Saturday, November 5, 2011

More on the Constrained Tree Schema

Last week I posted the Java code that identifies TPCC schema as a constrained tree schema. I also explained why the constrained tree schema is important for an OLTP application. However a little more on the subject is in order, so as to make it easier to understand. First, for those who may not have looked at TPCC schema before, following is an ER diagram showing table relationships.

Figure 1. TPCC schema

Warehouse table has w_id as a primary key while District table has a composite primary key that includes d_id and d_w_id. The d_w_id column is a foreign key pointing to the warehouse table. This pattern continues on to other tables like Customer where its composite primary key consists of c_id, c_d_id and c_w_id where c_d_id and c_w_id are foreign keys pointing to District and Warehouse table respectively.

For those who have used any kind of object relational mapping architecture, this type of relationship may look totally out of ordinary. Typically, ORM tools including Hibernate are proponents of using natural key (like a sequence number) as a primary key of a table. Having a composite primary key on a table, makes it difficult to code Hibernate and java, as you have to create a separate java class for the primary key. But for the extreme OLTP applications, the use of composite primary keys make perfect sense.

In applications that process millions of transactions per minute, it's quite likely that its performance, throughput and latency will diminish as tables in which transaction data is kept start filling up rapidly. Throwing additional hardware at this problem works to an extent. Application redesign through various mechanisms including horizontal and vertical partitioning of the relational tables is used when adding hardware doesn't provide proportionate performance boost.

Many applications use range paritioning to improve performance. It works somewhat like this. Let's say a company, ABC Inc, sells customer durable goods in Unites States and has 4 operational units, one each for its 4 regions - east,west, north and south.

It's customer order entry application generates order number based on the region the order originated from. ABC Inc has built an application logic where an order generated from east region will get a number between 1 and 1 million, the one in west gets a number between 1 and 2 million. To provide better performance, ABC's IT department has partitioned the order table into 4 partitions and has hosted each partition on different servers. For many companies this works without much of a problem. However this scheme has some inherent weakness in dealing with situations such as equal load distribution. If, in case of ABC Inc, one of its region is doing twice as good as others (in terms of of its sales numbers), the server meant to capture the order of that region will be twice as active as others providing inconsistent user response time from different regions. Another factor to consider while creating table paritioning is co-location of related data. If orders table is paritioned, what do we do about other tables? Do your queries often join partioned & non-partitioned tables? Why is this important?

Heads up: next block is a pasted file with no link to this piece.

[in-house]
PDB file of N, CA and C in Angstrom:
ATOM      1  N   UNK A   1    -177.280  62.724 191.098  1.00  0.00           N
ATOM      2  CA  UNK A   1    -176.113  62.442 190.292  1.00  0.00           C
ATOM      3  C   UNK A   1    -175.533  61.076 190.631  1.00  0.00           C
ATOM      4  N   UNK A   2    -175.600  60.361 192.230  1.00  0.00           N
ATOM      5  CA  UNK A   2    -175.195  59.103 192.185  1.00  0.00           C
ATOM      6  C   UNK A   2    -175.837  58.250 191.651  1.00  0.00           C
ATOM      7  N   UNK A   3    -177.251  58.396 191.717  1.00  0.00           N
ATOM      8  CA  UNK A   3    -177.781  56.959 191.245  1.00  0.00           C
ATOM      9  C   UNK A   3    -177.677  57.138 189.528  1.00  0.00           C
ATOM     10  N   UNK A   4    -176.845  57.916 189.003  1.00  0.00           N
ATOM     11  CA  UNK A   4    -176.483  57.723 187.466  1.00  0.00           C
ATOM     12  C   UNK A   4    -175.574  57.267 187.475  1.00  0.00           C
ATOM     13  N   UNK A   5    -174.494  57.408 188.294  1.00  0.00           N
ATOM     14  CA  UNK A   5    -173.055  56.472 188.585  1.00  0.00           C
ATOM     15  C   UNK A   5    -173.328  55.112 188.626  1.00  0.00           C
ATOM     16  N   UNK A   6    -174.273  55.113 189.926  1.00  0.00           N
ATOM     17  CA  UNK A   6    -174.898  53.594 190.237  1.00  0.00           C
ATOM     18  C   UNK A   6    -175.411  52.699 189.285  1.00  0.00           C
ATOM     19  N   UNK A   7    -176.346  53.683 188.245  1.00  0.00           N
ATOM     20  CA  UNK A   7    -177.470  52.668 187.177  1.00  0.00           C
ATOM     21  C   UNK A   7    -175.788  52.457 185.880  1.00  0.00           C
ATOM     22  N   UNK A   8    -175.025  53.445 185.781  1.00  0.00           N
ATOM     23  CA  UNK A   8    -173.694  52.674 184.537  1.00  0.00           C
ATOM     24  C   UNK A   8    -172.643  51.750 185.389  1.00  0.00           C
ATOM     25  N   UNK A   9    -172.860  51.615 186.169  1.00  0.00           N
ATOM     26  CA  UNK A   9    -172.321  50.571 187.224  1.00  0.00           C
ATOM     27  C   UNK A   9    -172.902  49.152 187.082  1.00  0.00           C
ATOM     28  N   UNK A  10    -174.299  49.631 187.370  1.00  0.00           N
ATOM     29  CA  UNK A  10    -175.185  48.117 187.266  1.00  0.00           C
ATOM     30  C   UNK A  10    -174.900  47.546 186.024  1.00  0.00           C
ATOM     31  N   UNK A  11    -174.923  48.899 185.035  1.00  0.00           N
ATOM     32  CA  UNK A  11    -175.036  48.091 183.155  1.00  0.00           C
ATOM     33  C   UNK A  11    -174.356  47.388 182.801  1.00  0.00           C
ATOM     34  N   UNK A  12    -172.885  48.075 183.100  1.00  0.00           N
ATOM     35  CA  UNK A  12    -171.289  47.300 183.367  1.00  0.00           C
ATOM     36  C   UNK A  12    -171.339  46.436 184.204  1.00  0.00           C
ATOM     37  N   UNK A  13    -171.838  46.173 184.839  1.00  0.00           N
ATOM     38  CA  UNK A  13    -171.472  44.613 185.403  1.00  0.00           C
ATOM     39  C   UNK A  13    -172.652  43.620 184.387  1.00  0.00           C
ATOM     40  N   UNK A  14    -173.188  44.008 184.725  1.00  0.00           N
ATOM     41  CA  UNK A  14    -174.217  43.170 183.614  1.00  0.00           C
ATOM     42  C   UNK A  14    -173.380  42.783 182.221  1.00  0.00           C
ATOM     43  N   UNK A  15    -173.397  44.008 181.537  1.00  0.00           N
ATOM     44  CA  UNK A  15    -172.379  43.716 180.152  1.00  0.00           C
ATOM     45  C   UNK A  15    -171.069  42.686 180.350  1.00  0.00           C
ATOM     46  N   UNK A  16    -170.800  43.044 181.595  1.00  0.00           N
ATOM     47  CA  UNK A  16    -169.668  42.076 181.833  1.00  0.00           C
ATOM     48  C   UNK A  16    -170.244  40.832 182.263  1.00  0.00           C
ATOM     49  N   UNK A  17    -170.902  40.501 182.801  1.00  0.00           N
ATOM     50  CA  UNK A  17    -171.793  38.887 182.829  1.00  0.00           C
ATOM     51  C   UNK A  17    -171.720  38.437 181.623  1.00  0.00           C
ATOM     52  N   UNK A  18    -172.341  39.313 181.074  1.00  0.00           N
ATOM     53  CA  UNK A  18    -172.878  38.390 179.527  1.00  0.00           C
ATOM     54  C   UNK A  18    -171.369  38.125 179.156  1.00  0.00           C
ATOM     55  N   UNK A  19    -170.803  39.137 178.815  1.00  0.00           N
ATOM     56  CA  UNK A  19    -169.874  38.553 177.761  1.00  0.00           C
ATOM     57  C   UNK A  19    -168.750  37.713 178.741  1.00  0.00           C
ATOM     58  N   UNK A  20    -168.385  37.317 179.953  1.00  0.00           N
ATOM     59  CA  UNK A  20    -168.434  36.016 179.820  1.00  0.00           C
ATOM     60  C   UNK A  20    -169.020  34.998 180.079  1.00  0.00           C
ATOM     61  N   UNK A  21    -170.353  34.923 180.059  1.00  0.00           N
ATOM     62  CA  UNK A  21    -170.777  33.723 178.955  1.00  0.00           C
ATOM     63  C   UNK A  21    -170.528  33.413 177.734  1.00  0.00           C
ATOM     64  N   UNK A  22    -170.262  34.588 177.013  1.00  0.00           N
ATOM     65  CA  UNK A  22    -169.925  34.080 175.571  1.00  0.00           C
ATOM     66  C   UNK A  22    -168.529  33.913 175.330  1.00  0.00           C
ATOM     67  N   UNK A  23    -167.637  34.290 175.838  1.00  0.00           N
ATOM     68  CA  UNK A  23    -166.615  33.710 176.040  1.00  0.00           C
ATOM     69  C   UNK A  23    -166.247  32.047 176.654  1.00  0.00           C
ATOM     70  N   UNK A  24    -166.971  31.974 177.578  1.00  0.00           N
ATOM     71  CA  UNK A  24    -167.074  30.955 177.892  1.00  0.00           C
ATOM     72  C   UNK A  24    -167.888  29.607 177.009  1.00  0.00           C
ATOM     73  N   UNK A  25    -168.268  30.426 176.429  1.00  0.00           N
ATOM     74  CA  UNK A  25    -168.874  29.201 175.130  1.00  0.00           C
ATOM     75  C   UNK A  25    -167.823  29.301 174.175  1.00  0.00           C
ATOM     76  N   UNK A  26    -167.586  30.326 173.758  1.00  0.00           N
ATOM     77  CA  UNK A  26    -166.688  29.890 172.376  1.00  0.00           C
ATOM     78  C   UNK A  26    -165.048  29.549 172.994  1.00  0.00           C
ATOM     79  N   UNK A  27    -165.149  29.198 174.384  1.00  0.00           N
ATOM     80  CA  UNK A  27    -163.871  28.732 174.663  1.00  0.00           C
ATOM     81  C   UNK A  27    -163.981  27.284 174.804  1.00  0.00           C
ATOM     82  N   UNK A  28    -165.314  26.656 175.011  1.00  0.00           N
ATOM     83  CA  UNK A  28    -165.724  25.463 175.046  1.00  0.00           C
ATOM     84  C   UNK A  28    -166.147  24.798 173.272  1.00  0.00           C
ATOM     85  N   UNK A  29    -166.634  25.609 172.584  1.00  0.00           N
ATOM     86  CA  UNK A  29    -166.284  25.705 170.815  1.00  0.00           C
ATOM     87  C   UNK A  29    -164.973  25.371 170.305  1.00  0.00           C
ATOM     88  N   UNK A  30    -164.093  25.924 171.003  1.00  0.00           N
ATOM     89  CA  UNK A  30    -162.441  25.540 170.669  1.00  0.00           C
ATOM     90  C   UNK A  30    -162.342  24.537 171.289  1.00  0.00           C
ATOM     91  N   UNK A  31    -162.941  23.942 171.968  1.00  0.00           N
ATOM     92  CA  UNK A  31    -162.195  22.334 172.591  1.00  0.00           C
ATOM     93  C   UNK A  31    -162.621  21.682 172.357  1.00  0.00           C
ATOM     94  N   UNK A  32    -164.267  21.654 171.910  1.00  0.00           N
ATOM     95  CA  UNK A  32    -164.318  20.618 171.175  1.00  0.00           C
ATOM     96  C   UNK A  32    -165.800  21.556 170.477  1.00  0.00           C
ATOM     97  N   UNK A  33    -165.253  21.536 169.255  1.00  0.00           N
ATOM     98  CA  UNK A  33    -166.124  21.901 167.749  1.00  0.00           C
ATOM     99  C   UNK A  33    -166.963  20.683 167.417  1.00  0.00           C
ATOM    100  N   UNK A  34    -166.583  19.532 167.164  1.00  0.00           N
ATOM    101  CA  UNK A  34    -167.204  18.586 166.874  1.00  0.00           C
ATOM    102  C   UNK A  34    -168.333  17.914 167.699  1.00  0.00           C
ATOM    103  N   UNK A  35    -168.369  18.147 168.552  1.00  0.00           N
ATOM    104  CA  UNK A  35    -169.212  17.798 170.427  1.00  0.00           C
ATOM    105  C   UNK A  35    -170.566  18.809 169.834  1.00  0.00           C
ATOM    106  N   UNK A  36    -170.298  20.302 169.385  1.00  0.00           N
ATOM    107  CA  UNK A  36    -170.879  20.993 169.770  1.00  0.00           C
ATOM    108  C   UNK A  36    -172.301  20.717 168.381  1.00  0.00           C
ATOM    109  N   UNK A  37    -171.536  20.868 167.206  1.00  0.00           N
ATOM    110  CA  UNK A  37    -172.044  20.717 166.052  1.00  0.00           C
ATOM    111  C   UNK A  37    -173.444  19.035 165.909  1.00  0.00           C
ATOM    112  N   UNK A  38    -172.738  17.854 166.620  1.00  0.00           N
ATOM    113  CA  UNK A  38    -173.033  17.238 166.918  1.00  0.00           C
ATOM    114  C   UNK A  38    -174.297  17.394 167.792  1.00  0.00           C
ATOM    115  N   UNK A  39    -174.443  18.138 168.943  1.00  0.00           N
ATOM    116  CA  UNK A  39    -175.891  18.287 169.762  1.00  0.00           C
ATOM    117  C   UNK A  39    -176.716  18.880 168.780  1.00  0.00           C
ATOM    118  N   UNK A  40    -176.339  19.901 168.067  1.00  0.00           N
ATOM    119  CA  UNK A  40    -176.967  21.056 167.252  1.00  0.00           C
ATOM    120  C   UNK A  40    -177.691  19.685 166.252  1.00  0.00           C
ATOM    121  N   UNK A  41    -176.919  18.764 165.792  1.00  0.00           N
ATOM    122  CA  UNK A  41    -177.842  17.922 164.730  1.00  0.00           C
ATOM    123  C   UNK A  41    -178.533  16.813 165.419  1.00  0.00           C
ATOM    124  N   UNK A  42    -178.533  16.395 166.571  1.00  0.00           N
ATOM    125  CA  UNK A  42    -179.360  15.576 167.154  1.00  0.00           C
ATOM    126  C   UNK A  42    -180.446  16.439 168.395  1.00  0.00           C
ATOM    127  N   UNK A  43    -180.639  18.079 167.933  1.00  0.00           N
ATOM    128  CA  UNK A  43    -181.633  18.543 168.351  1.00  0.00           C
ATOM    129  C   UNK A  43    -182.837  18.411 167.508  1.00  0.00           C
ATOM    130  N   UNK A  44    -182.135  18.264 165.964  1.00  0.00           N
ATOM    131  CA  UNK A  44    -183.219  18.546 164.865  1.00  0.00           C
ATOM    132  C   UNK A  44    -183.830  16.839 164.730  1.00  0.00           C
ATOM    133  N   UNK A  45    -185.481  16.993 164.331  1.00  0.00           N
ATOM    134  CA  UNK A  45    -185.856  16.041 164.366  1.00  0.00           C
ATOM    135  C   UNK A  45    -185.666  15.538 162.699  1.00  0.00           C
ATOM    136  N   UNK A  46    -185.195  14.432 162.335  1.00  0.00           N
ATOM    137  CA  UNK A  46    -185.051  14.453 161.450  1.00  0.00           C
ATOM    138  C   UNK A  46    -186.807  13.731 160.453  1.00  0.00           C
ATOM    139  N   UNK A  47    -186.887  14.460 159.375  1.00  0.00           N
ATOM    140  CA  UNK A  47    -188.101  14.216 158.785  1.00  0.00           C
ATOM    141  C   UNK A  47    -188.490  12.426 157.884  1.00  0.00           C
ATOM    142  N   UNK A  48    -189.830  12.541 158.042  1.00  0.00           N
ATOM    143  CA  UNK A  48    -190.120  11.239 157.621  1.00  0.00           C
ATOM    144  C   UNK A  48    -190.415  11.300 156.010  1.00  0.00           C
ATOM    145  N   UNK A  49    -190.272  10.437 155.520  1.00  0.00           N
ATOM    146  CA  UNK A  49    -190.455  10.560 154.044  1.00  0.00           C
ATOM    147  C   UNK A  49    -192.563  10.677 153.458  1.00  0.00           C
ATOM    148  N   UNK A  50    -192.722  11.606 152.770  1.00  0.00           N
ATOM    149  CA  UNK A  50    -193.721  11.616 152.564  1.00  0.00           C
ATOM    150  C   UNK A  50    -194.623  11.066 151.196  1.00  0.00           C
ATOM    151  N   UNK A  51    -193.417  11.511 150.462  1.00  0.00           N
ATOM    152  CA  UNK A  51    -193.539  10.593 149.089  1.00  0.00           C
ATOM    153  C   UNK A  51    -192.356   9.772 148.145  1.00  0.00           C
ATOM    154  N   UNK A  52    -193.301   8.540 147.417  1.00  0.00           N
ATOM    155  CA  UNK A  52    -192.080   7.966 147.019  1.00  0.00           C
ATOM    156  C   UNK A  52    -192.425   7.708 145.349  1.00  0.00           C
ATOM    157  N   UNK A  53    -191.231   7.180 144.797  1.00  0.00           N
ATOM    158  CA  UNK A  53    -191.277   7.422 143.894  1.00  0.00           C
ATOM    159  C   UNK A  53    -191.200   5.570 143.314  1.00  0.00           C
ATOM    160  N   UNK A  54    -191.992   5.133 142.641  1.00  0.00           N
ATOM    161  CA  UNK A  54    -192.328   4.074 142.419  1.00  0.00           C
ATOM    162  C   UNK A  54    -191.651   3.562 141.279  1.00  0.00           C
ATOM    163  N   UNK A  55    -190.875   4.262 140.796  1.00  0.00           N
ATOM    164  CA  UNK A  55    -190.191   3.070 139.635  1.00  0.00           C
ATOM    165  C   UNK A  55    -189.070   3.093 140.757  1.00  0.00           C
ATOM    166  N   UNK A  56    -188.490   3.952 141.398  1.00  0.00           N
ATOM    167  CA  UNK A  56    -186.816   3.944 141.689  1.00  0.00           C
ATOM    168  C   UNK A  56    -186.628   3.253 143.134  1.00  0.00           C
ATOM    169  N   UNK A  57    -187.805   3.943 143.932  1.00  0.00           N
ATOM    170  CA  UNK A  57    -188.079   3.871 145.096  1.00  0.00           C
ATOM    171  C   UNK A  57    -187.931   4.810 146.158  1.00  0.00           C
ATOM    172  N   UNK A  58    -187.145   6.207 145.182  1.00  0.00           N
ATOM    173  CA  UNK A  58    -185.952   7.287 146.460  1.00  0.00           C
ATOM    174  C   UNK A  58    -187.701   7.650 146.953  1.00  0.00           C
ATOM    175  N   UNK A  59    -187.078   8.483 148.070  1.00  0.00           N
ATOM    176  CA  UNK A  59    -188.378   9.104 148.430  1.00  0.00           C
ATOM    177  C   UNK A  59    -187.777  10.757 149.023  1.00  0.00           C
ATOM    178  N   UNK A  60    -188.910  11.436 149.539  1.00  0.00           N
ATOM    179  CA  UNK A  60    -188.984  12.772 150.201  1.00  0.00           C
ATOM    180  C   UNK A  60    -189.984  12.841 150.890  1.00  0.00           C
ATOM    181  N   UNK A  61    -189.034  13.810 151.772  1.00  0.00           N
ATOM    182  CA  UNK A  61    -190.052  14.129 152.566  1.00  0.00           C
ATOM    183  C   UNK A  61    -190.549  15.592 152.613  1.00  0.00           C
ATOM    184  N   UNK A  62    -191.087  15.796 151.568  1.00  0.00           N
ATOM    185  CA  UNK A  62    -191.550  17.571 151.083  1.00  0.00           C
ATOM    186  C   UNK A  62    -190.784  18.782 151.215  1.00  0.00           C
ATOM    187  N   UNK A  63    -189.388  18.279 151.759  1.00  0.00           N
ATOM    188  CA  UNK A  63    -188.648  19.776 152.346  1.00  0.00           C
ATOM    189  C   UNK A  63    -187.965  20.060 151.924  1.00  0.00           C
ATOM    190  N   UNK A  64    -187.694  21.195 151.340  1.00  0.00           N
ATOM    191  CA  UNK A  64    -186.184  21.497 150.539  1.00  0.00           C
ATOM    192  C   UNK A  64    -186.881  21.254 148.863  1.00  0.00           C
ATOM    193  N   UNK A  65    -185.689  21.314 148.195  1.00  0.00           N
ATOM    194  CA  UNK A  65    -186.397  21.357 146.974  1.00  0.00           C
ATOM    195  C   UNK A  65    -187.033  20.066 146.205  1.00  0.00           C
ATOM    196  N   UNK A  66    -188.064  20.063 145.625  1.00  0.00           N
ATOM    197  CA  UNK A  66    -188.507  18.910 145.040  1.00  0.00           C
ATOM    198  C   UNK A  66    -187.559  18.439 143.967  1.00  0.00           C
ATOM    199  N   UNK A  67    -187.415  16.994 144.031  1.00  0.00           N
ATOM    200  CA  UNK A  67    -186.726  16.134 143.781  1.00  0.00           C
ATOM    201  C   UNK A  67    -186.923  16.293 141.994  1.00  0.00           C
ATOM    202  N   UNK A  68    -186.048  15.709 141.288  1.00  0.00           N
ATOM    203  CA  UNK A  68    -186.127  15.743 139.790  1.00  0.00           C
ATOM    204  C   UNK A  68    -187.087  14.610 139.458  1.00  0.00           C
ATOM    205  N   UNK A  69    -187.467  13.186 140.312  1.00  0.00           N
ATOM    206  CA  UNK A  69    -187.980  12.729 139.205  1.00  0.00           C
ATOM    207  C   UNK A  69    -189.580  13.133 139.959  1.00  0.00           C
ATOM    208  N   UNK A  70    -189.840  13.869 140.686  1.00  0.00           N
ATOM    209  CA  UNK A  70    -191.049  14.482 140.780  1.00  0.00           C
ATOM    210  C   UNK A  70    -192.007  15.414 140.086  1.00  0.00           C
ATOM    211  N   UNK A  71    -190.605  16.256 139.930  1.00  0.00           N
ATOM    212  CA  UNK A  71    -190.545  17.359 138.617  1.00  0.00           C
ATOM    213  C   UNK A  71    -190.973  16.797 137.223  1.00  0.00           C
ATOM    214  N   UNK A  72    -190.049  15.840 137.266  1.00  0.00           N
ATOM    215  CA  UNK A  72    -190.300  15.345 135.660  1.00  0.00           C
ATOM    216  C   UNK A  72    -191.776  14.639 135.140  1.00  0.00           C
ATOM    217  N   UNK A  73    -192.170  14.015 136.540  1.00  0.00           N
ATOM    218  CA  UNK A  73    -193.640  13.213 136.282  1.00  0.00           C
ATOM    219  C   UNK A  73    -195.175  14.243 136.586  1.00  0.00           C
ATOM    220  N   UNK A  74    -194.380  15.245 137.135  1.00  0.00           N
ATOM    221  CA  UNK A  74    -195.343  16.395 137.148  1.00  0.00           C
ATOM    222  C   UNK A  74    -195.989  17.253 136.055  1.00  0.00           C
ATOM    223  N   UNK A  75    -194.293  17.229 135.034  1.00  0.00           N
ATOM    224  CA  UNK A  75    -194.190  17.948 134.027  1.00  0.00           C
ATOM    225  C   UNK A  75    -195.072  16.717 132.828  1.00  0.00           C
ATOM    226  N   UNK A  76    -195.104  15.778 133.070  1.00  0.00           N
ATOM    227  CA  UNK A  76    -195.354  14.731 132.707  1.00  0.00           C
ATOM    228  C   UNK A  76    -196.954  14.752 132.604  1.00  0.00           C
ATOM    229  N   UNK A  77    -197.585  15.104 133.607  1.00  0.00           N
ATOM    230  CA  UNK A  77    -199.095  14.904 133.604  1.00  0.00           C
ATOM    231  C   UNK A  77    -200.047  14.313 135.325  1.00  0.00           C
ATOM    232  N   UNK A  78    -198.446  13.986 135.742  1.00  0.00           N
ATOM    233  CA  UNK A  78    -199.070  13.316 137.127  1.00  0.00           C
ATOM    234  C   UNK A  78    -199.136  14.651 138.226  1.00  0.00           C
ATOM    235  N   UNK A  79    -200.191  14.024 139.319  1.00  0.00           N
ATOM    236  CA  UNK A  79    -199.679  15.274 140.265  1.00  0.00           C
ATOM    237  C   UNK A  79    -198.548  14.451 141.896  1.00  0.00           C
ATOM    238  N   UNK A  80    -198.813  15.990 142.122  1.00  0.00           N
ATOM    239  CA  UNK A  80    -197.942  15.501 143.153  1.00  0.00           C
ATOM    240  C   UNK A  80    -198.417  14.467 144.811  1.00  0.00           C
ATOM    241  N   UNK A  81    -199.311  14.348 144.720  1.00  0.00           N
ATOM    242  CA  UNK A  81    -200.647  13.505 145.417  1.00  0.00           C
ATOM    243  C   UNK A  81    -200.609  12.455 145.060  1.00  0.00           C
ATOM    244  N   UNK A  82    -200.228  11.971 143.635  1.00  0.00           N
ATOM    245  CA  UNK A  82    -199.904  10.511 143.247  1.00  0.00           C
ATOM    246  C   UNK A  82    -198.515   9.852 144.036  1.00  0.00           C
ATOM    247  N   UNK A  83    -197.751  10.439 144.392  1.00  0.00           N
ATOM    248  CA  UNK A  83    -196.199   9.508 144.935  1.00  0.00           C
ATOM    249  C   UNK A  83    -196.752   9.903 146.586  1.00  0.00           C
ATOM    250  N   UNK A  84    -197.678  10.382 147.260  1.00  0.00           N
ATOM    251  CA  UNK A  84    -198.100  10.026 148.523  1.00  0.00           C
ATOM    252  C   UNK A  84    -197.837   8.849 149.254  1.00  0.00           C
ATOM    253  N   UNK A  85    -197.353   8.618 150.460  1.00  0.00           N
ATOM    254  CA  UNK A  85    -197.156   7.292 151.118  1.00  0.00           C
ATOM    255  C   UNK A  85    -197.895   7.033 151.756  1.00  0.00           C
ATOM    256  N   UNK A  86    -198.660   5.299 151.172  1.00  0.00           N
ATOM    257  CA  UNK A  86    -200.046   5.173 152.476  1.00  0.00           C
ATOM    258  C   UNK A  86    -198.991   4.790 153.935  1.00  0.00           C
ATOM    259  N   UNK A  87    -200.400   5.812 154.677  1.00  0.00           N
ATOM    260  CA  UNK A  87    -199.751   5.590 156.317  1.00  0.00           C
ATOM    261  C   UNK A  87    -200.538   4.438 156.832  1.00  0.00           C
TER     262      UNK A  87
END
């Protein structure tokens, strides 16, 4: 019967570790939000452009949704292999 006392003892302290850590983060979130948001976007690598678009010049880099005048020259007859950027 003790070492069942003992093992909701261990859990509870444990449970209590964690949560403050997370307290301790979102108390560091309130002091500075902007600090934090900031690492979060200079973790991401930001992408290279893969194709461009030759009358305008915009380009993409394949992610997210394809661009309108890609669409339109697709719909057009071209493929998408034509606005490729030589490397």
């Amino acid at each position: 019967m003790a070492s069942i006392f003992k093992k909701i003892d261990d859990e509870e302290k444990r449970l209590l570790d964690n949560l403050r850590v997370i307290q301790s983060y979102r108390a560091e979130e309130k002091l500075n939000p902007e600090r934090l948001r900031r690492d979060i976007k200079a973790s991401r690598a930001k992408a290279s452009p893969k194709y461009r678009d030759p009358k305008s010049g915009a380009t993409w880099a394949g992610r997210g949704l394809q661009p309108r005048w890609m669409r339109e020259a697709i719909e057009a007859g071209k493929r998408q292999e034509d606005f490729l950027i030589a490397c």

Continuing with ABC Inc. example - the IT department decides to partition payments table too. While it's very likely that a sales person from ABC, would like to see orders from his customers, he or she would also like to see if his or her's customers paid for the items sold to them or not. Just so the application continues to provide best scalability and latency, it is imperative that the partitions of payment table are co-located with partitions of order tables on the same server. The co-location of a customer's order and payment information on the same server is the key, but that adds to the complexity of your application. Add another related table and you could imagine how complex the design is going to be.

Hash partioning solves one of the problems, that of uneven load on different servers. What server particular data resides is decided by some hash algorithm which guarantees more even load on the server. The other problem of co-location of data is solved by the constrained tree schema architecture and hash algorithm together. Going back to our TPCC schema, the tables such as district, customer and stock all have warehouse id in their primary key. So, including warehouse id in the hash algorithm of partioning of all the tables automatically guarantees co-location of data. Which means, data related to one warehouse and its related districts, customers and stock are located on the same server. You may really want to read the "The End of Architecture Era" document for further details. It's a great read for any one remotely interested in database design and improving performance.  The is another great resource for those interested in extreme performing financial applications.

I hope this helps clear some of the concepts behind extreme scaling and performing application/database design. Don't forget to make comments if you have any.

No comments:

Post a Comment